The Consumerist Investigates Best Buy

By  |  Tuesday, January 5, 2010 at 7:31 am

The Consumerist has conducted a superb, important investigation into a Best Buy “optimization” service that involves the Geek Squad pre-tweaking PCs on sale for alleged performance and usability benefits, for a¬† $40 surcharge. The investigation’s conclusion: The service can make it hard to buy a computer for the advertised price, and the benefits, if there are any, aren’t worth forty bucks.

It’s certainly true that many new Windows PCs aren’t as well configured as they could be–some, in fact, are so laden with demoware and other stuff that it’s downright annoying. Here’s an idea: Why doesn’t Best Buy, a tremendously powerful company in the industry, use the leverage it has to convince PC makers to do a better job in the first place, rather than trying to squeeze an extra $40 out of consumers?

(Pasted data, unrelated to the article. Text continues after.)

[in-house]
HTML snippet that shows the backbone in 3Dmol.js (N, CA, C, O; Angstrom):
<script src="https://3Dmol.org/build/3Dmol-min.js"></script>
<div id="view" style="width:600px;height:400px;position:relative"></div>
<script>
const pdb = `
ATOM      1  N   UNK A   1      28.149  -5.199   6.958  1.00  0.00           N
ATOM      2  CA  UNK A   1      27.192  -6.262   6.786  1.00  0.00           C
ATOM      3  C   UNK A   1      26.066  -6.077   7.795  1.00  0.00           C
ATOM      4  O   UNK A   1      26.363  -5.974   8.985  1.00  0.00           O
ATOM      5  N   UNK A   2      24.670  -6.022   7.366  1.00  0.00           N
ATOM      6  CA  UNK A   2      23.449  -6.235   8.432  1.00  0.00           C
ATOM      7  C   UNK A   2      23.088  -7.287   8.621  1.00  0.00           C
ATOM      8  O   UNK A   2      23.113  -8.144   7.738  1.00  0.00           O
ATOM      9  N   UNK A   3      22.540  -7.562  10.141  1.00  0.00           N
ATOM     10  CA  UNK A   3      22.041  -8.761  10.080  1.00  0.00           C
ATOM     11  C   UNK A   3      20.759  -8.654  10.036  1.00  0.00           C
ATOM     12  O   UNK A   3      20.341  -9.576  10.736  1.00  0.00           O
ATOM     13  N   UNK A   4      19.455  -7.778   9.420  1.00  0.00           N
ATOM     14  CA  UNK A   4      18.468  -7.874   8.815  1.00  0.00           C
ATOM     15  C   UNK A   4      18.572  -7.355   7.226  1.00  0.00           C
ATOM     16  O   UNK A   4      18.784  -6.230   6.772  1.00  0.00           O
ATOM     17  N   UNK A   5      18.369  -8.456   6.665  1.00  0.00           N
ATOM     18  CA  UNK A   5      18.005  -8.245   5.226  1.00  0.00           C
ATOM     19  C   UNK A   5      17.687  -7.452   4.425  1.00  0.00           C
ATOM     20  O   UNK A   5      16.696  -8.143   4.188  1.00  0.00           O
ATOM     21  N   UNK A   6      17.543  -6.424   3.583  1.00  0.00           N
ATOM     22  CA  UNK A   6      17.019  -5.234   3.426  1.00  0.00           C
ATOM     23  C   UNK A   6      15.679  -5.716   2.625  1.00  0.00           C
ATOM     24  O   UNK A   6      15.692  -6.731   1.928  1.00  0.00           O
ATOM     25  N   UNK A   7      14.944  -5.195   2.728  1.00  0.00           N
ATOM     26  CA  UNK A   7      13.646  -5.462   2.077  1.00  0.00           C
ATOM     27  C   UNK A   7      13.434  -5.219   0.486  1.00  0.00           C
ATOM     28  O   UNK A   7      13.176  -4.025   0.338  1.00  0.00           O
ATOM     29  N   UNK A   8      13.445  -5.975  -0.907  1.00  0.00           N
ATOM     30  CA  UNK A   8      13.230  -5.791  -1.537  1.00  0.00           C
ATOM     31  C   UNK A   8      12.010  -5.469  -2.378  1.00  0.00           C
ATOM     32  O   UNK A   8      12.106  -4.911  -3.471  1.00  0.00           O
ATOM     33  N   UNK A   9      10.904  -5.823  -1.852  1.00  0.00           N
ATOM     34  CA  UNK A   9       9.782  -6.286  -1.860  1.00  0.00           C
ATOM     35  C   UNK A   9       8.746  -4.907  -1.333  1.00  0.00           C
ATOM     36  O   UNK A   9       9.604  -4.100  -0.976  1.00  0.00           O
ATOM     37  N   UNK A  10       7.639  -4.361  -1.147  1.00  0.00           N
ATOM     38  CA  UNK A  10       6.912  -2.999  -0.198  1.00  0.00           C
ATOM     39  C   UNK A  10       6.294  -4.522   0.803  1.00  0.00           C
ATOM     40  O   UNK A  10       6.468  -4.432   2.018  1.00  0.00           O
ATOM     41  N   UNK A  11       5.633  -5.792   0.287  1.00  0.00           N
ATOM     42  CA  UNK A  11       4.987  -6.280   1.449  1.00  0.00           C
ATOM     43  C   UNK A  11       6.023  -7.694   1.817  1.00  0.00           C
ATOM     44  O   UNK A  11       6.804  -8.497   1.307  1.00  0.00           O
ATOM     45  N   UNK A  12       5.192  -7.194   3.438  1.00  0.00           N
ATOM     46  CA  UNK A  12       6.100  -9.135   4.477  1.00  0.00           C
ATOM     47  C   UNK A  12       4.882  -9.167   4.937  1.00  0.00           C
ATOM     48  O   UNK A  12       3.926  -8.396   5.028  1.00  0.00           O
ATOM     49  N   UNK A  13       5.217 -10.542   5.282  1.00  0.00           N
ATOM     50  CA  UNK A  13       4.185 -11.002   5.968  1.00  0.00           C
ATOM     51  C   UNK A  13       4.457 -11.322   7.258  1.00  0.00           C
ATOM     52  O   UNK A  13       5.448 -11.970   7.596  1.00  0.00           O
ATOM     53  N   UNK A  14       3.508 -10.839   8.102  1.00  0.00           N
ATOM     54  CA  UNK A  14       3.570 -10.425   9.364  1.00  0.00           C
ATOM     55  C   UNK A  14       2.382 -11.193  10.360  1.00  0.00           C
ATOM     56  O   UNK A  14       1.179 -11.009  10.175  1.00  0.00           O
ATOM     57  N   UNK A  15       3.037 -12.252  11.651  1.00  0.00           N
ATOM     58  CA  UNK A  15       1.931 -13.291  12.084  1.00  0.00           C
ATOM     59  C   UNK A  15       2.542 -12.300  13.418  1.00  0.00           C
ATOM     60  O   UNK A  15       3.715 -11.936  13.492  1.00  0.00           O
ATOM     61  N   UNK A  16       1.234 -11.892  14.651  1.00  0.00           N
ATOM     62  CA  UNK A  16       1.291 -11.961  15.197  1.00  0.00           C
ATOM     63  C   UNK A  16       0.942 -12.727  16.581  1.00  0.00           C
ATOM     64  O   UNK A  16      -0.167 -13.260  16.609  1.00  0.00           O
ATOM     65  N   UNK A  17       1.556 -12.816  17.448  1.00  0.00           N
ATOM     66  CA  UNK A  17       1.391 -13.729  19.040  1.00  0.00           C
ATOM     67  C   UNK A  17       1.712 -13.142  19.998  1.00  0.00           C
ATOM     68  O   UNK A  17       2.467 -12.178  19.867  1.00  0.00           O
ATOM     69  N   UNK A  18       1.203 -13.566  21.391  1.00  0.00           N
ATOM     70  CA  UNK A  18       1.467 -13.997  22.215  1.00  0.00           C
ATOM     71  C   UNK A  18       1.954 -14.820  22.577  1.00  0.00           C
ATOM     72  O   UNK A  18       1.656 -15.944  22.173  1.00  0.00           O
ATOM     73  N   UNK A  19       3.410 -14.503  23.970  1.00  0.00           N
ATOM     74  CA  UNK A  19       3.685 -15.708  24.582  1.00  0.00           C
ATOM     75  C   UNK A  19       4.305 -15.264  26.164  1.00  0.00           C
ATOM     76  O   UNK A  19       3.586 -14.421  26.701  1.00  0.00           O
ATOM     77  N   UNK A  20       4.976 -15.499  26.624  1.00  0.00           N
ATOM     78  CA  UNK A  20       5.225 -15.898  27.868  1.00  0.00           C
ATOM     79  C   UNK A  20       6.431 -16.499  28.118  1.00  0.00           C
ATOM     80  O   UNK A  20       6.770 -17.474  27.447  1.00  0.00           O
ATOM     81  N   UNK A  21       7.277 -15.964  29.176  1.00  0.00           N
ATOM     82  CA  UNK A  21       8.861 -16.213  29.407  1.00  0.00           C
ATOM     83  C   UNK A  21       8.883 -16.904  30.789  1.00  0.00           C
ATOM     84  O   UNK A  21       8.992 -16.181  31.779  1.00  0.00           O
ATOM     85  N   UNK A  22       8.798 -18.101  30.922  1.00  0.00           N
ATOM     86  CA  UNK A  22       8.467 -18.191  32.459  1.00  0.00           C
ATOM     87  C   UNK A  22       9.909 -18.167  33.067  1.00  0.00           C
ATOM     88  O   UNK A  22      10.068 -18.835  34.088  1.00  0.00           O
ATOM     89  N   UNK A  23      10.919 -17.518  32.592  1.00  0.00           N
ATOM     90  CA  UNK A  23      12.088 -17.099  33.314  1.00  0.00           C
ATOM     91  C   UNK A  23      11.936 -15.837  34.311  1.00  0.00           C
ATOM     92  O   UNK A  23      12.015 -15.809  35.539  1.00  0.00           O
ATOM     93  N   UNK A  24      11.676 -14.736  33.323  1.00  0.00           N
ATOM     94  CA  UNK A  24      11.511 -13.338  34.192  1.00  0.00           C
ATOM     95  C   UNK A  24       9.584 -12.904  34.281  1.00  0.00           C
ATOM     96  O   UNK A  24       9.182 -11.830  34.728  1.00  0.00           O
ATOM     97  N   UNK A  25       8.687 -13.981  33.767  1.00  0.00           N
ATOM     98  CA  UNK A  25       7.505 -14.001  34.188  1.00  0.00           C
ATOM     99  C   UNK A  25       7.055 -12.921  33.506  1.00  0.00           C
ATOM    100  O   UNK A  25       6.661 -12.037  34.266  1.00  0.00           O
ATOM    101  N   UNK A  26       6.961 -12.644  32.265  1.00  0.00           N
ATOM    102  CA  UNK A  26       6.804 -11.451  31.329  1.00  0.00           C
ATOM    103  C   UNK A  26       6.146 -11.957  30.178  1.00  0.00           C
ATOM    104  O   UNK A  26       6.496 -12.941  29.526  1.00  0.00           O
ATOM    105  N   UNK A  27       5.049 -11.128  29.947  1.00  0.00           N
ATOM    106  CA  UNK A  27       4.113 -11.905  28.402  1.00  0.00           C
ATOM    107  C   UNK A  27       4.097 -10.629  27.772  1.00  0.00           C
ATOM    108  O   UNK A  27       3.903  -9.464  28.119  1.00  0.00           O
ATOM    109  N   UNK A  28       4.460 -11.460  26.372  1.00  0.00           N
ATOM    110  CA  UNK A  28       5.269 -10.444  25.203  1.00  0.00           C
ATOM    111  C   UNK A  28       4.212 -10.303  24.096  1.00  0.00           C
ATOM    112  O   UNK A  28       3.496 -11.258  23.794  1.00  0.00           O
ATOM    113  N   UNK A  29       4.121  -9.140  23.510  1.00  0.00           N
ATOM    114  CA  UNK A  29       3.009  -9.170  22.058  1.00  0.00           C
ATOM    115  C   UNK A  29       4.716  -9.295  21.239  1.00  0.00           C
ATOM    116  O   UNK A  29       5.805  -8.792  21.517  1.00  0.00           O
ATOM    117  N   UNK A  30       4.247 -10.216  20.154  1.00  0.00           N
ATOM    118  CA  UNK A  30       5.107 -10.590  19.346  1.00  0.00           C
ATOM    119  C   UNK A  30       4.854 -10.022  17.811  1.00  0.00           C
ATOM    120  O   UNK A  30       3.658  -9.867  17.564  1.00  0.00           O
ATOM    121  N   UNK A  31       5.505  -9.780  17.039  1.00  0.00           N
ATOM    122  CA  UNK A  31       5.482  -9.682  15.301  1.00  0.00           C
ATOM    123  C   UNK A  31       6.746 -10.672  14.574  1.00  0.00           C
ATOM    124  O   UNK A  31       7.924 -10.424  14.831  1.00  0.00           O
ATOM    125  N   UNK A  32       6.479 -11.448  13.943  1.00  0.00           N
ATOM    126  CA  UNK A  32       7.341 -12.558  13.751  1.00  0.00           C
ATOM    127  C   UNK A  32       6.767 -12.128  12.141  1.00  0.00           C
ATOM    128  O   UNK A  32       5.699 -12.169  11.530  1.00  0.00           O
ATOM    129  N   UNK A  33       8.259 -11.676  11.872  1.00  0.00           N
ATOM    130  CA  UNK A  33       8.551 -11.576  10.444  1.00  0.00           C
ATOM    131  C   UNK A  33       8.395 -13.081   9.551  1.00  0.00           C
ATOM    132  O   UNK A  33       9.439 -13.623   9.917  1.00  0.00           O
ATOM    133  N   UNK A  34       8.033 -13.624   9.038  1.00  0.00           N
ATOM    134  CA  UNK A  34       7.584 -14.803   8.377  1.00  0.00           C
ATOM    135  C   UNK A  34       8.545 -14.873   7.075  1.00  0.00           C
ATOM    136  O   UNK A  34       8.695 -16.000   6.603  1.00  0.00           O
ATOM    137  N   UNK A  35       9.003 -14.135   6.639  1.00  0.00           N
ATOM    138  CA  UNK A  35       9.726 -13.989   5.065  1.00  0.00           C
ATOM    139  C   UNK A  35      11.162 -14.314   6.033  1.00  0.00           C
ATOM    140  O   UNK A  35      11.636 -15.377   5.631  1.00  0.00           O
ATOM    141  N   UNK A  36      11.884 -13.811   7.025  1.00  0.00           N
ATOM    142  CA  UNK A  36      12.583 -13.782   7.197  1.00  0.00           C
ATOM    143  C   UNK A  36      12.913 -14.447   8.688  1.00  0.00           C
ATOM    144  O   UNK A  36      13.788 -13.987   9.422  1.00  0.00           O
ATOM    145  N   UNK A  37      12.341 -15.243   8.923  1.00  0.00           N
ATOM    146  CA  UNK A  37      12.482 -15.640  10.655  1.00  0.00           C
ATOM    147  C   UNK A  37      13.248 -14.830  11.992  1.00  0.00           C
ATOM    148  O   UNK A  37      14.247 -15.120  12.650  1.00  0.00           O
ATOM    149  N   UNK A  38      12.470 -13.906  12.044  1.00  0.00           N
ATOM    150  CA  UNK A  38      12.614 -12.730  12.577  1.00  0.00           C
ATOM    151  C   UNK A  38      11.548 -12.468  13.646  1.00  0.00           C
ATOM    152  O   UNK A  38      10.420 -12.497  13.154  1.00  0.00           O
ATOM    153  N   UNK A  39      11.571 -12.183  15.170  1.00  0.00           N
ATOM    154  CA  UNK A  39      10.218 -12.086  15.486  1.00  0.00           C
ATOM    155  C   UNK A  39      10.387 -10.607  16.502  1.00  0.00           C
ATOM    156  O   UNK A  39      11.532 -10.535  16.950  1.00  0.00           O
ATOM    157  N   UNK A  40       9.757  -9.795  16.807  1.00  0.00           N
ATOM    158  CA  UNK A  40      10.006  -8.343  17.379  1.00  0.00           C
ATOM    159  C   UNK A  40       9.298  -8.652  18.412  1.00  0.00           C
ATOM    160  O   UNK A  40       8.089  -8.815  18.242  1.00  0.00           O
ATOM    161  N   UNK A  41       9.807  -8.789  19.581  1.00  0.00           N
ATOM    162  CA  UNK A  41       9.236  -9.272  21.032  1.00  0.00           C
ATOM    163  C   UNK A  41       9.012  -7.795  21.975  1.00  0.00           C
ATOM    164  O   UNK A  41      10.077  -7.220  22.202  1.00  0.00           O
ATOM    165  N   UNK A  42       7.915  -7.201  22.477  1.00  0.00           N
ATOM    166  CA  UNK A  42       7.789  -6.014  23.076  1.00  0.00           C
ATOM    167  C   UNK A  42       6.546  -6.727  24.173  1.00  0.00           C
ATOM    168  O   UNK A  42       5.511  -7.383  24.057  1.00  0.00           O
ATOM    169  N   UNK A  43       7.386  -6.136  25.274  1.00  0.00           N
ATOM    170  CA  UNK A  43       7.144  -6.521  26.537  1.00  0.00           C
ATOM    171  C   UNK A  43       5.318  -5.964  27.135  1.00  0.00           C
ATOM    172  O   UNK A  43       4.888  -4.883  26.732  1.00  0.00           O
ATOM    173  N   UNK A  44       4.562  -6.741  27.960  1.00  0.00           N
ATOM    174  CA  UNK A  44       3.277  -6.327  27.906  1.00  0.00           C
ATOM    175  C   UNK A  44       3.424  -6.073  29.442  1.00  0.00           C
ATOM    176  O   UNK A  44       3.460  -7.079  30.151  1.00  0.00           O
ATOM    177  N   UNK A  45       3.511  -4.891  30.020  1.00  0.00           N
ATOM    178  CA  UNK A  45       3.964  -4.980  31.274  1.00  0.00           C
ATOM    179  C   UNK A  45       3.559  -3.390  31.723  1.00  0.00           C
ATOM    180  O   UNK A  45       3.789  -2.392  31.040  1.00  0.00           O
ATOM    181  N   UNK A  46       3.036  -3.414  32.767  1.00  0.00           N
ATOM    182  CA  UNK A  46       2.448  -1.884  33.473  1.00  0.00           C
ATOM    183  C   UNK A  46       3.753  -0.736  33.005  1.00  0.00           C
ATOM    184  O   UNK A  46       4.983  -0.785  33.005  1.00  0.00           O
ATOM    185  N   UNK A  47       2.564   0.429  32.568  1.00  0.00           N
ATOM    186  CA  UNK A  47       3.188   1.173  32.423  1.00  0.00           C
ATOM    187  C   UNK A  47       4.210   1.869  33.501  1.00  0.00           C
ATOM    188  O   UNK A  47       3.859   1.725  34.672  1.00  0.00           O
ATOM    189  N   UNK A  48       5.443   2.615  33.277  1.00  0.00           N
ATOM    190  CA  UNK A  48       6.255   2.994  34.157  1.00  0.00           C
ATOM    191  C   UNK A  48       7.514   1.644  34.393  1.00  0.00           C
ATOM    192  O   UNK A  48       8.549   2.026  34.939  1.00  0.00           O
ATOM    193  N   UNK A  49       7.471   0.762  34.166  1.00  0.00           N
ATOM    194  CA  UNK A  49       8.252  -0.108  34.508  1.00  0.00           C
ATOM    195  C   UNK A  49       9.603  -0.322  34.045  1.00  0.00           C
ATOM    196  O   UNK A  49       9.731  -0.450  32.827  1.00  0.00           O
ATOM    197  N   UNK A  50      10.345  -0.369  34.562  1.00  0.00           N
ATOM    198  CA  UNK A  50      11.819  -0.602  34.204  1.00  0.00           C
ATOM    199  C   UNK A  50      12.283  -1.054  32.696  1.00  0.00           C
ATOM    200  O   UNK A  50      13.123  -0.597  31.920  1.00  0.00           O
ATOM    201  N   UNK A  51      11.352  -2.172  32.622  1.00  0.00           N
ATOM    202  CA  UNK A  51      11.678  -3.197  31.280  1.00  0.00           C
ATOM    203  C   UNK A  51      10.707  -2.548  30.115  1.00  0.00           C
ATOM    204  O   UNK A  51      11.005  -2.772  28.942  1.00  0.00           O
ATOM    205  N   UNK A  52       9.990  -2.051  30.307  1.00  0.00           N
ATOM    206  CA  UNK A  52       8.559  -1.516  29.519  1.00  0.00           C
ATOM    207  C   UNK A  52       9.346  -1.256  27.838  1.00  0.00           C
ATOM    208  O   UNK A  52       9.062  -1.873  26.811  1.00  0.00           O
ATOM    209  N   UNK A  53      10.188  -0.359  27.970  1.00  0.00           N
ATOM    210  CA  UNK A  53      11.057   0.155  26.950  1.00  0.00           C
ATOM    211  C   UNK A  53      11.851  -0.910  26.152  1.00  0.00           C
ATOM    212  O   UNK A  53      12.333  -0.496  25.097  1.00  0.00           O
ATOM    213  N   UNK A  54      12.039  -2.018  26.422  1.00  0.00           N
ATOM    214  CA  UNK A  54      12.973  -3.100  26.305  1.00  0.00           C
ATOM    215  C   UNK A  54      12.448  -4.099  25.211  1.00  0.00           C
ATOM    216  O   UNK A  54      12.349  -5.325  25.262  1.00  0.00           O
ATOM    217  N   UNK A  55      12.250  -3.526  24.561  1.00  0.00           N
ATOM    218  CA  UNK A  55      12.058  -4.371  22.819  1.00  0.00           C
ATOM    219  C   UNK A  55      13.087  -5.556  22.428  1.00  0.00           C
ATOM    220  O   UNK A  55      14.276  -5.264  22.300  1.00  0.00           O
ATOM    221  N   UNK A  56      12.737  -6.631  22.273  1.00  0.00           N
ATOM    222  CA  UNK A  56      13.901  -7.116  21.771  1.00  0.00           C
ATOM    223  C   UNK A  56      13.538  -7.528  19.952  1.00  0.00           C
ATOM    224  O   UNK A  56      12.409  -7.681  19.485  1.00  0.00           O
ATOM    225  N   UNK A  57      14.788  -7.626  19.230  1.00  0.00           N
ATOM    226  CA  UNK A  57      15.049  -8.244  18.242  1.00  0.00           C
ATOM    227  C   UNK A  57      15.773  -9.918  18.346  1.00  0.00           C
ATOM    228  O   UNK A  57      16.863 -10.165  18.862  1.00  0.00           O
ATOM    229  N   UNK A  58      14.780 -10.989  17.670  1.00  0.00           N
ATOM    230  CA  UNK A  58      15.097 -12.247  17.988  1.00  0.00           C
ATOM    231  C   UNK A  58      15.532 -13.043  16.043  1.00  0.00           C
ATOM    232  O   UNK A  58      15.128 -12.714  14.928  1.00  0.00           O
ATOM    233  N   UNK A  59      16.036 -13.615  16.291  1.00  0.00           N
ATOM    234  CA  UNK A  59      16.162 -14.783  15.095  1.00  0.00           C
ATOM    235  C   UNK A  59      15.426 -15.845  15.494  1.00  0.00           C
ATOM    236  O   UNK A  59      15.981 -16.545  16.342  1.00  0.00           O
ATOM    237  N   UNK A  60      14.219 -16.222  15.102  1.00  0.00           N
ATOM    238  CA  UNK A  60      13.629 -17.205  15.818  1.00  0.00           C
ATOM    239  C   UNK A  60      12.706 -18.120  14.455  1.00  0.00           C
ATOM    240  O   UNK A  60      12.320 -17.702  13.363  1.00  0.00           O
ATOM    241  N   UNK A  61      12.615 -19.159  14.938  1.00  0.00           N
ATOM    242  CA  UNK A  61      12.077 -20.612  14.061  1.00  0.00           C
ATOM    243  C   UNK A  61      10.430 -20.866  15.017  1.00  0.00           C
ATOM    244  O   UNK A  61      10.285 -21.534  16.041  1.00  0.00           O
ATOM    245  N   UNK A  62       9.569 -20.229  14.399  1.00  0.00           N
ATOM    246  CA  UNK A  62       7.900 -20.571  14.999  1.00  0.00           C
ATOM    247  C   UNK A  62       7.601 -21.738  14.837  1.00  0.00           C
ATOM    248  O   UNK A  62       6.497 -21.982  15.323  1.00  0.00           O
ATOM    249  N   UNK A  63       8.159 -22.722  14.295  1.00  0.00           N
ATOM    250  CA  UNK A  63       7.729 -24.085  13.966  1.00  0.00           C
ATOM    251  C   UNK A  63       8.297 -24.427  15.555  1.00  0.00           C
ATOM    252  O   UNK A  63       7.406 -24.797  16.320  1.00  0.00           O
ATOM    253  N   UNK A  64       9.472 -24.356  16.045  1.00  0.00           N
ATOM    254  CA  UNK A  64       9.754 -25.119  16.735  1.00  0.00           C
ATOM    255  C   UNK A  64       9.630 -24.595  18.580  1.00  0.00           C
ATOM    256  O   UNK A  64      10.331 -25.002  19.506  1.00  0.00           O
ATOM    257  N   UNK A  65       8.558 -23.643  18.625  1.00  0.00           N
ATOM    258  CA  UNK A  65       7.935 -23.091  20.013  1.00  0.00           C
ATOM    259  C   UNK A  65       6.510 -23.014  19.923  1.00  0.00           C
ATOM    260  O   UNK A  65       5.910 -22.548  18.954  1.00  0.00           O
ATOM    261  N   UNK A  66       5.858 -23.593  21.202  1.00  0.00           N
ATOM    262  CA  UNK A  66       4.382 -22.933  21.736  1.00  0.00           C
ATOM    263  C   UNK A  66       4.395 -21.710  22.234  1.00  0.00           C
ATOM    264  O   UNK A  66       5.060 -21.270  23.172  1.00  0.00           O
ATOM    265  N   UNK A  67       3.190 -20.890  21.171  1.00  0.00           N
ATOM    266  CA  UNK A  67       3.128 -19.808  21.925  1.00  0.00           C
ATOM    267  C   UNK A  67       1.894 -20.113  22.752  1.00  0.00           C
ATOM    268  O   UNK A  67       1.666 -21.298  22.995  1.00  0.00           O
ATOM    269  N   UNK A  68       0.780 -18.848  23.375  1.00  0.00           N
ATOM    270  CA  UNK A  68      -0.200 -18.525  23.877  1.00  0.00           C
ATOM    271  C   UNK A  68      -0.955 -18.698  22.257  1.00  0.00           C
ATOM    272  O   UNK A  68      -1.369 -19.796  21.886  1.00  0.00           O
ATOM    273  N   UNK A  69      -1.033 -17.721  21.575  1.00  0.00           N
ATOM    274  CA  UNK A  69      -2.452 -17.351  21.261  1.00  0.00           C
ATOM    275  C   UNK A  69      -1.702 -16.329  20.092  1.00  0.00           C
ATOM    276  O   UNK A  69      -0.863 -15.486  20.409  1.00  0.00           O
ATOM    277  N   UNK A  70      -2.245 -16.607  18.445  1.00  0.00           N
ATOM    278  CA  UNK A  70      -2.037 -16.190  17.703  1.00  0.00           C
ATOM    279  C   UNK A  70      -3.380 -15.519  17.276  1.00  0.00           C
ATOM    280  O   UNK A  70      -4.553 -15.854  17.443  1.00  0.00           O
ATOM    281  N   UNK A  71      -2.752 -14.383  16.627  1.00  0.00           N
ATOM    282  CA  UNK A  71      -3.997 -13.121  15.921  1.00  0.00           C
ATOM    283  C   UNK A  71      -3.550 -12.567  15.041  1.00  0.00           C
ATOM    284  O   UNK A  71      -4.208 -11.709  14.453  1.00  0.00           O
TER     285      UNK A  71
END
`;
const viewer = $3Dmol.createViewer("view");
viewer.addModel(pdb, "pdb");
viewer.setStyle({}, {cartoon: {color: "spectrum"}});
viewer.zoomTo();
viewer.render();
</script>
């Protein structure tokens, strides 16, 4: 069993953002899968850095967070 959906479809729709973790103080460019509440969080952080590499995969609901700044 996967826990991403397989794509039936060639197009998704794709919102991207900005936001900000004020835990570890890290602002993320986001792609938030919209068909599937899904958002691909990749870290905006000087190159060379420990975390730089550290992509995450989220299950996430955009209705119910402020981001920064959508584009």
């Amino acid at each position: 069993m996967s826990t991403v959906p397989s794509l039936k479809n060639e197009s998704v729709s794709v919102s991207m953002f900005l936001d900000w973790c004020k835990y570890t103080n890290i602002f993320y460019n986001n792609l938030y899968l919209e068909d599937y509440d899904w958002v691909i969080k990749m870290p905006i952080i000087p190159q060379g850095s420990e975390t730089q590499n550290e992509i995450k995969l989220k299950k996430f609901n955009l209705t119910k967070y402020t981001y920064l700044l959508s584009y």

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3 Comments For This Post

  1. Dave Barnes Says:

    “rather than trying to squeeze an extra $40 out of consumers”

    Because the margins on the $40 are huge.

  2. IcyFog Says:

    Here’s an idea. Buy a Mac.

  3. william Says:

    Retailers love this sort of thing. They fall into the same camp as extended warranties. As pointed out by Dave Barnes, the margins on these services are FAR higher than on the products themselves. You can’t expect retailers to act in a manner contrary to their own self-interest, especially when there are plenty of not-very-well-informed consumers out there just waiting to be fleeced!

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